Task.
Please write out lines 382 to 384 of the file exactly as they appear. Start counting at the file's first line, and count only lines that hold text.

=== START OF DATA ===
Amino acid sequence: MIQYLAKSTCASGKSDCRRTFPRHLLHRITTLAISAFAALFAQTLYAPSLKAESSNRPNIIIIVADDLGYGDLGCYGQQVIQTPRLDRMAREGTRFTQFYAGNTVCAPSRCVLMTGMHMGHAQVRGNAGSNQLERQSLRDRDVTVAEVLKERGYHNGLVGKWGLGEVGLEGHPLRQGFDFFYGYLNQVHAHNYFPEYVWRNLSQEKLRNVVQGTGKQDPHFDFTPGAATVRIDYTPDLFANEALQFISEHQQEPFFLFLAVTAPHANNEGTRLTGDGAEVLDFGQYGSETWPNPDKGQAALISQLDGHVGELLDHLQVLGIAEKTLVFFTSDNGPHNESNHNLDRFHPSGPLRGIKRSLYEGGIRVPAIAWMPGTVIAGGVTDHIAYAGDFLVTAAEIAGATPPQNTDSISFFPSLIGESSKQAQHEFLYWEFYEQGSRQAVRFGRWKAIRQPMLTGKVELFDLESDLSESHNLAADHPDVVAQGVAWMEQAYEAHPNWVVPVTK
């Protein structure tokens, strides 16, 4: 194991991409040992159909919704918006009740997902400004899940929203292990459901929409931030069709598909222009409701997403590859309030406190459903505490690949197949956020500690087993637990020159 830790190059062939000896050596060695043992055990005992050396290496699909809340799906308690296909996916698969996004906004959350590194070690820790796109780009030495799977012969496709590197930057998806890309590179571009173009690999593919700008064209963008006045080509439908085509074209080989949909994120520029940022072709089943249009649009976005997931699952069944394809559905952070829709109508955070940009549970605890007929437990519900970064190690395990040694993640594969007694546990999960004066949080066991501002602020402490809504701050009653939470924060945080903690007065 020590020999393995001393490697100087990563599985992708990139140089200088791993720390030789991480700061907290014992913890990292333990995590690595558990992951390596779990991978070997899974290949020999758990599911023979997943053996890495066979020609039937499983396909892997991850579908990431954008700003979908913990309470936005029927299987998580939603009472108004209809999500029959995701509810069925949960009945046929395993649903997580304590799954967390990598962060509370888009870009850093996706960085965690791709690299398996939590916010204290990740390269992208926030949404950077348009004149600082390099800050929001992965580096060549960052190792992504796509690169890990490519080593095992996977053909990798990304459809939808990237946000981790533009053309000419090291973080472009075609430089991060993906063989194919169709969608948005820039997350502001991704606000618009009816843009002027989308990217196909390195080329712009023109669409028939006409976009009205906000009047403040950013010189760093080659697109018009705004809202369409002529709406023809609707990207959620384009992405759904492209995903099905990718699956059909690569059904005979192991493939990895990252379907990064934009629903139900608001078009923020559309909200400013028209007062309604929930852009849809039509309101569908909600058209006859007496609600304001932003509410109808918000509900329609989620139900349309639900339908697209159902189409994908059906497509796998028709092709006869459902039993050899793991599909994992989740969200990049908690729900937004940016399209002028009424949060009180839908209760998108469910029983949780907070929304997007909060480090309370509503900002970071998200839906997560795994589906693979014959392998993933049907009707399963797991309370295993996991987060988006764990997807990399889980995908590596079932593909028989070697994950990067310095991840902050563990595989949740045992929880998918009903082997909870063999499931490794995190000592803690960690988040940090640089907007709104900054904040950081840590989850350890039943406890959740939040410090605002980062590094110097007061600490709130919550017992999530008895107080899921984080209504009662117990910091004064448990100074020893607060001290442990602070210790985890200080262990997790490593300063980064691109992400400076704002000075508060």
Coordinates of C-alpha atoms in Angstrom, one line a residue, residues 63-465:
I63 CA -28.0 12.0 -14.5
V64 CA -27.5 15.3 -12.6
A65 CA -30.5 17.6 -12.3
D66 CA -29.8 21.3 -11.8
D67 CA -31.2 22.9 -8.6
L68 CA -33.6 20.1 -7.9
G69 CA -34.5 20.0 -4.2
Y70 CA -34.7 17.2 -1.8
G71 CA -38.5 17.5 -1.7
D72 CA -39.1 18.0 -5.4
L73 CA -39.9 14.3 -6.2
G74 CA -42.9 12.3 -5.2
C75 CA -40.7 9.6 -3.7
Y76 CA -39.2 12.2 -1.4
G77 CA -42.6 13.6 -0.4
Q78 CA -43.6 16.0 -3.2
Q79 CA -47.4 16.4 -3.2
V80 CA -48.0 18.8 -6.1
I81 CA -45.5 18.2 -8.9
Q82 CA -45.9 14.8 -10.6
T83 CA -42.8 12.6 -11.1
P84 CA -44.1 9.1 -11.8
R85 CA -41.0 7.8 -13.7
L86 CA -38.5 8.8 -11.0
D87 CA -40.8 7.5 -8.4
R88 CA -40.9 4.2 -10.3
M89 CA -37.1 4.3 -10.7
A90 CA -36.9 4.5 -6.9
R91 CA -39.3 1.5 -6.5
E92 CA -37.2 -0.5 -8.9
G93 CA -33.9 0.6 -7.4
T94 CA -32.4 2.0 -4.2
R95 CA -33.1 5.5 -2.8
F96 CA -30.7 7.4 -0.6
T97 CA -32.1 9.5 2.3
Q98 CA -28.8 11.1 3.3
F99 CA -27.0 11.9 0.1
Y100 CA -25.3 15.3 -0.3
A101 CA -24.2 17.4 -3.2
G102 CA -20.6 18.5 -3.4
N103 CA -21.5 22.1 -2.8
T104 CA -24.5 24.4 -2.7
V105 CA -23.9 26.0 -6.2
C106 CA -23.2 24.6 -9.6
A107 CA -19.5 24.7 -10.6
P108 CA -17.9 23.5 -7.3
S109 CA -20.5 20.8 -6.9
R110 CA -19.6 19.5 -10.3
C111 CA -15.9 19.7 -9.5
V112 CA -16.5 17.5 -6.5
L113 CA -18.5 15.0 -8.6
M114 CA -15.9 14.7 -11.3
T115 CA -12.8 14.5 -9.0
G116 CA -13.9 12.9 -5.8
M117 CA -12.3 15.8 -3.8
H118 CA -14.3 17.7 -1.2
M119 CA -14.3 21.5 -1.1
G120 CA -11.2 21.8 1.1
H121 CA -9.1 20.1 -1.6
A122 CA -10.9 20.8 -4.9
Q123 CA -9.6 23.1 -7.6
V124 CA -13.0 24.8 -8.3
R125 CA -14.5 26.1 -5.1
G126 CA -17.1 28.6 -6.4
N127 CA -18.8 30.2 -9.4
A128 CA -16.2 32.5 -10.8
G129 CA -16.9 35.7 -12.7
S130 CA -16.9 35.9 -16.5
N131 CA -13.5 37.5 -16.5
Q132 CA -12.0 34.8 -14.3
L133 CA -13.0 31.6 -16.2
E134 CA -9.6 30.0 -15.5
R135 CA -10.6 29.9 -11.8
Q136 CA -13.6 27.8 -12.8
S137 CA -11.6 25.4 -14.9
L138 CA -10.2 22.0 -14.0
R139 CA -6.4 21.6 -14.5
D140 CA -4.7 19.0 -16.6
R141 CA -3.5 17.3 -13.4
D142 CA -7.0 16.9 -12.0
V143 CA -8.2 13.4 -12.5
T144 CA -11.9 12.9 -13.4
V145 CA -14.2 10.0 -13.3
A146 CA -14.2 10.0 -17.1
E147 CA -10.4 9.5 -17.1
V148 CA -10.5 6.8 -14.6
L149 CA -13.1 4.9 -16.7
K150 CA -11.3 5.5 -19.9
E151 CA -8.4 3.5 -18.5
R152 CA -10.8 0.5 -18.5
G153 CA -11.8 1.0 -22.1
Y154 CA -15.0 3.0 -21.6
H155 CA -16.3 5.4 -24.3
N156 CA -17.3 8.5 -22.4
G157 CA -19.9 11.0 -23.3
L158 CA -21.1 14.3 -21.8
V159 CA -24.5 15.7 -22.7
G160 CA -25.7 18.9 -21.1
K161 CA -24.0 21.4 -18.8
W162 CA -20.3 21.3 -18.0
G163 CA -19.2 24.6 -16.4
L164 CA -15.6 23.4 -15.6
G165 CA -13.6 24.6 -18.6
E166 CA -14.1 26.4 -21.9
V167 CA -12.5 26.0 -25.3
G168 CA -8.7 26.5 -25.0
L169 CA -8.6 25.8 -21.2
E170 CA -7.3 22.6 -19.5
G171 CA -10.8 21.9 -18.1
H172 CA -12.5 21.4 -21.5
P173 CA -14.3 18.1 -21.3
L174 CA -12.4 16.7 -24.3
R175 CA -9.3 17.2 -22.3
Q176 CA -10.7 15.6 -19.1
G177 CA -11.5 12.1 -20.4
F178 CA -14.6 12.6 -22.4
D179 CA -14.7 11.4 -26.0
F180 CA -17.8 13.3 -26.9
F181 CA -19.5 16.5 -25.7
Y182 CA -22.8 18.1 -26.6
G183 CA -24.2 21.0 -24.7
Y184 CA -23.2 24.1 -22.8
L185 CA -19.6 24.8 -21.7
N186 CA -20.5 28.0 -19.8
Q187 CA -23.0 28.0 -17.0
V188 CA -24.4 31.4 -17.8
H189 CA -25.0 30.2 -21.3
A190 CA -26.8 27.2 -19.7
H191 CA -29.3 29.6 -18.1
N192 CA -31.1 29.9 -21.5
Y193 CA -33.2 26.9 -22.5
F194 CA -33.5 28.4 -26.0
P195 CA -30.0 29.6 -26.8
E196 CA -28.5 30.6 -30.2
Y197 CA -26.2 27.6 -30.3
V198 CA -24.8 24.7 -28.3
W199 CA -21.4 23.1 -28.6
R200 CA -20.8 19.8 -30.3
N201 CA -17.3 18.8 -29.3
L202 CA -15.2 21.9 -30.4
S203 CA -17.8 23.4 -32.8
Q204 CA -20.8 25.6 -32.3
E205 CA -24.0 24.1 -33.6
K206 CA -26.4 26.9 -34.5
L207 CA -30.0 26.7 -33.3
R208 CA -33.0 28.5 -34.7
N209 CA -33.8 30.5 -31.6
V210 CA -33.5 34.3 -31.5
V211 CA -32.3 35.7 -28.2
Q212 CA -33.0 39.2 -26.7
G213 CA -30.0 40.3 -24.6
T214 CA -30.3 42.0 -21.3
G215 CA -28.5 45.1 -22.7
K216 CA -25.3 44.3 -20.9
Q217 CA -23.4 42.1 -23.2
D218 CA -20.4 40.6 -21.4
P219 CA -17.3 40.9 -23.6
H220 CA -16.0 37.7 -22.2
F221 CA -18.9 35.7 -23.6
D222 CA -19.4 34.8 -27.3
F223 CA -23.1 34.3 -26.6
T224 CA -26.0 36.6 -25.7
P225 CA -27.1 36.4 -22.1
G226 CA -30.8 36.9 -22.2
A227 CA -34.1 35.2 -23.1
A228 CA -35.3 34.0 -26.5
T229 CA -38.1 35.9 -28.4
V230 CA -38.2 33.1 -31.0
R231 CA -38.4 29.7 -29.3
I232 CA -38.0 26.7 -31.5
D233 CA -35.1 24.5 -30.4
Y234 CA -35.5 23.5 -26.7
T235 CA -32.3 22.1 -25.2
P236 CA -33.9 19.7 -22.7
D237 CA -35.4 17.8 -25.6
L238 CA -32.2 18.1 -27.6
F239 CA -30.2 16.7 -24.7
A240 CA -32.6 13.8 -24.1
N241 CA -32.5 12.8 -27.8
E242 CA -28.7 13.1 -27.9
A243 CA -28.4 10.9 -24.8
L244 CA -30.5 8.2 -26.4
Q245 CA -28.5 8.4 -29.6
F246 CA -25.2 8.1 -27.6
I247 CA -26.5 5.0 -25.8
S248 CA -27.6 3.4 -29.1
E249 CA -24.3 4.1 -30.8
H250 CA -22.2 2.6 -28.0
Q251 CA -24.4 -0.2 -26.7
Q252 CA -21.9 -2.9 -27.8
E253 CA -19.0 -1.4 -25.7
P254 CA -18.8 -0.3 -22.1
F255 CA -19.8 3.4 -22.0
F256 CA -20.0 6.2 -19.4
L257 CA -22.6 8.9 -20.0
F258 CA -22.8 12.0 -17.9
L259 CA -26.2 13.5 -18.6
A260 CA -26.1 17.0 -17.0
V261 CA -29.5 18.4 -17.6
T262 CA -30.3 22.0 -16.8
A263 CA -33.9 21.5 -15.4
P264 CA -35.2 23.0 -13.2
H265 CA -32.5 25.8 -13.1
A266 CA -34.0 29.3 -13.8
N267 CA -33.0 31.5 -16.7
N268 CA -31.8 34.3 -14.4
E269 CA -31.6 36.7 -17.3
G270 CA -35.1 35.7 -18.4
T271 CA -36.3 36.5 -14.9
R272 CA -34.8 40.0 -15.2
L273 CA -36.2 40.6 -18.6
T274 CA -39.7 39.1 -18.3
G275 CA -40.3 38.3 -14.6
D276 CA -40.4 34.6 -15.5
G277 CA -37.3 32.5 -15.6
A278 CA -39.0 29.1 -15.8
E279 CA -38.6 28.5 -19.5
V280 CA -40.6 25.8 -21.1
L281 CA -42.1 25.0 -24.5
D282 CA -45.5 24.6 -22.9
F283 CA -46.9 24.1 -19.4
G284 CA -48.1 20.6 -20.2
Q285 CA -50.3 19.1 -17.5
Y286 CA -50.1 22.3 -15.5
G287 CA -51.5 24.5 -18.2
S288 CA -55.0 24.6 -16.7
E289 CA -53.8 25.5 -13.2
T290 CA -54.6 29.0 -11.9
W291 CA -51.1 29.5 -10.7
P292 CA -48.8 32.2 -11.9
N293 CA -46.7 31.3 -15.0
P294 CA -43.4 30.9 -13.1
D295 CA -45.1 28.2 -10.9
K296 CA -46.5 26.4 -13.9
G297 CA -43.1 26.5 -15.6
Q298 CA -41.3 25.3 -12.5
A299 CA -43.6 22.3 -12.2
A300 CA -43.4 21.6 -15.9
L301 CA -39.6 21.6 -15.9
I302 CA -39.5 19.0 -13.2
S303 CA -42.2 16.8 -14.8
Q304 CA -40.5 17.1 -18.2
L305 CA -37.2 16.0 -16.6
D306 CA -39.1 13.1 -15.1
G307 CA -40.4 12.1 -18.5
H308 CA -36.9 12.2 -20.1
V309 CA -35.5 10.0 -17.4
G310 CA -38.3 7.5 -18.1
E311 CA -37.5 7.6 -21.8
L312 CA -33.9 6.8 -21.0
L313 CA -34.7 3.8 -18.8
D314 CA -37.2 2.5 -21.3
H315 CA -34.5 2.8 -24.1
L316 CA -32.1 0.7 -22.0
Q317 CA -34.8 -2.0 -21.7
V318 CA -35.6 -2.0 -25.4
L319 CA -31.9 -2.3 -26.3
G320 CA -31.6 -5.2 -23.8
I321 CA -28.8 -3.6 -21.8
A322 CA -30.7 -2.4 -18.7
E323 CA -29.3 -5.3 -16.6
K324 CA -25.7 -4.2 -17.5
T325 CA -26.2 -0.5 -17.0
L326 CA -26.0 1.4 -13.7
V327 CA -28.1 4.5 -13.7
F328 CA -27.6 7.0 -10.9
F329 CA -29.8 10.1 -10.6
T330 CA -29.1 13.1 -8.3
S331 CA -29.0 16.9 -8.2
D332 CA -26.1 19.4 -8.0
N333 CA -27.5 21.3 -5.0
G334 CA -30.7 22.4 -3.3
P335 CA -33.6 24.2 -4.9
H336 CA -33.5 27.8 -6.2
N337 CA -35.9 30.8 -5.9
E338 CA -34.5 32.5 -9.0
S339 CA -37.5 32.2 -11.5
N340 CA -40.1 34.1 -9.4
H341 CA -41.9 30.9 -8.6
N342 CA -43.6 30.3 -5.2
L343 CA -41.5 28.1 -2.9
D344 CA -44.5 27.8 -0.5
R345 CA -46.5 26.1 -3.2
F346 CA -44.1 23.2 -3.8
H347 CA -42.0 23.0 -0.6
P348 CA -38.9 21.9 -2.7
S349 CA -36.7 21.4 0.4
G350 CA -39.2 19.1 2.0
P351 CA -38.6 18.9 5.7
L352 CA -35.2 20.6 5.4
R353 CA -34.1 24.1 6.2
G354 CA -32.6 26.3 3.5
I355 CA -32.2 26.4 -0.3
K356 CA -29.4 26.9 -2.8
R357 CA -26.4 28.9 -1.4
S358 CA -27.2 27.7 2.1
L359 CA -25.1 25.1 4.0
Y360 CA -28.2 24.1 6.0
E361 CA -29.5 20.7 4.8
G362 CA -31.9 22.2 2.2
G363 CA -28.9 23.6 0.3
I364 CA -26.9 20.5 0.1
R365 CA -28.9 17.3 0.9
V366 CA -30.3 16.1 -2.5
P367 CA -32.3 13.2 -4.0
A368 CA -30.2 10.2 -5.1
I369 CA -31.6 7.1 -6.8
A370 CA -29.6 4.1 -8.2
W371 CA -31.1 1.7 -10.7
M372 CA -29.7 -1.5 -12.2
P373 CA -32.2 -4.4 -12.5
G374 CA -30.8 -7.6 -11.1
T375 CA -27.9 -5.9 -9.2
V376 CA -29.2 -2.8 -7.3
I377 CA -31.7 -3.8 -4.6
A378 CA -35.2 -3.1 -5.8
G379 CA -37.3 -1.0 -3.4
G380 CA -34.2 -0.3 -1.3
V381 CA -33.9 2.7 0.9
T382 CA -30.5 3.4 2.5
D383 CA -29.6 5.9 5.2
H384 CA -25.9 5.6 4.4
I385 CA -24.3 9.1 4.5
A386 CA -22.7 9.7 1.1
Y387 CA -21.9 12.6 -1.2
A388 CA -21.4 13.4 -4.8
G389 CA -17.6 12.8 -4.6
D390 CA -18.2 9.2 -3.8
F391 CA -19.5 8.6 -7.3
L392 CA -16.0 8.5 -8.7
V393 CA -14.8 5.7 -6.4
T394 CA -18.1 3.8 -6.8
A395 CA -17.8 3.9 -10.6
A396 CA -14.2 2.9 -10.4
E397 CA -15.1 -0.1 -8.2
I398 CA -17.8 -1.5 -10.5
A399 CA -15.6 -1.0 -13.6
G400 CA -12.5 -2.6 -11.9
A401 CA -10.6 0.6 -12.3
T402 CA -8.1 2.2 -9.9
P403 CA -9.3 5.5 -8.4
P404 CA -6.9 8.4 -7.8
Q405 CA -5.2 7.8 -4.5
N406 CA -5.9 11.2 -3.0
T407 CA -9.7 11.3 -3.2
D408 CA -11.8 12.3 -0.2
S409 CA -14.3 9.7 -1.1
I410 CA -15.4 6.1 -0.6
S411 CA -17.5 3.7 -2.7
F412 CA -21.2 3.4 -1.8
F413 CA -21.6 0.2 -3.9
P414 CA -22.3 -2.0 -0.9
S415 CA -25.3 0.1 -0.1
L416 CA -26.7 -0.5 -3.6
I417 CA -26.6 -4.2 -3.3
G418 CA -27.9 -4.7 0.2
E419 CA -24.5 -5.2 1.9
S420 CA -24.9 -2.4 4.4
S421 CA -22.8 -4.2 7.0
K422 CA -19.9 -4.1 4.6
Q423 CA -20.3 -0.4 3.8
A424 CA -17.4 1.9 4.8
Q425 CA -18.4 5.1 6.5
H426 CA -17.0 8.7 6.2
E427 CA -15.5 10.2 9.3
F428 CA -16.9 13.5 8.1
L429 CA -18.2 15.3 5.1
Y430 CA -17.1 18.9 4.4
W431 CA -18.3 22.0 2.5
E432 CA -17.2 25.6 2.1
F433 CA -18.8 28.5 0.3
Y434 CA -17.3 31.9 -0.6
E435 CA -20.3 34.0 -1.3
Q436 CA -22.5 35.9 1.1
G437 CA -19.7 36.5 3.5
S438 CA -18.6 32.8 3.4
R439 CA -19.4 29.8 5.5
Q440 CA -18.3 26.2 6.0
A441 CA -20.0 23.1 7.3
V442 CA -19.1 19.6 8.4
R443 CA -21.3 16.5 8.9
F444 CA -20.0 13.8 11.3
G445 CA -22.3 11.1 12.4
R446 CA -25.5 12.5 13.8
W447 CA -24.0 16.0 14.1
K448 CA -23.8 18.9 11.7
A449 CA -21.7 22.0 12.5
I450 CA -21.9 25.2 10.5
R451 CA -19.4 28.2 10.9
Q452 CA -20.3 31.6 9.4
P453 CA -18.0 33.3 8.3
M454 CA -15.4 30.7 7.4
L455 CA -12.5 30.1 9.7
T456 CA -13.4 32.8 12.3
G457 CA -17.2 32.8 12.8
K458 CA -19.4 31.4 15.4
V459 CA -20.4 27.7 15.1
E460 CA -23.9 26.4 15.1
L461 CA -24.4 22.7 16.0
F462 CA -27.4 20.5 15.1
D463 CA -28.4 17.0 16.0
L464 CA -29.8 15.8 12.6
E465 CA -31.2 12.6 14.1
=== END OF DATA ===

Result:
A441 CA -20.0 23.1 7.3
V442 CA -19.1 19.6 8.4
R443 CA -21.3 16.5 8.9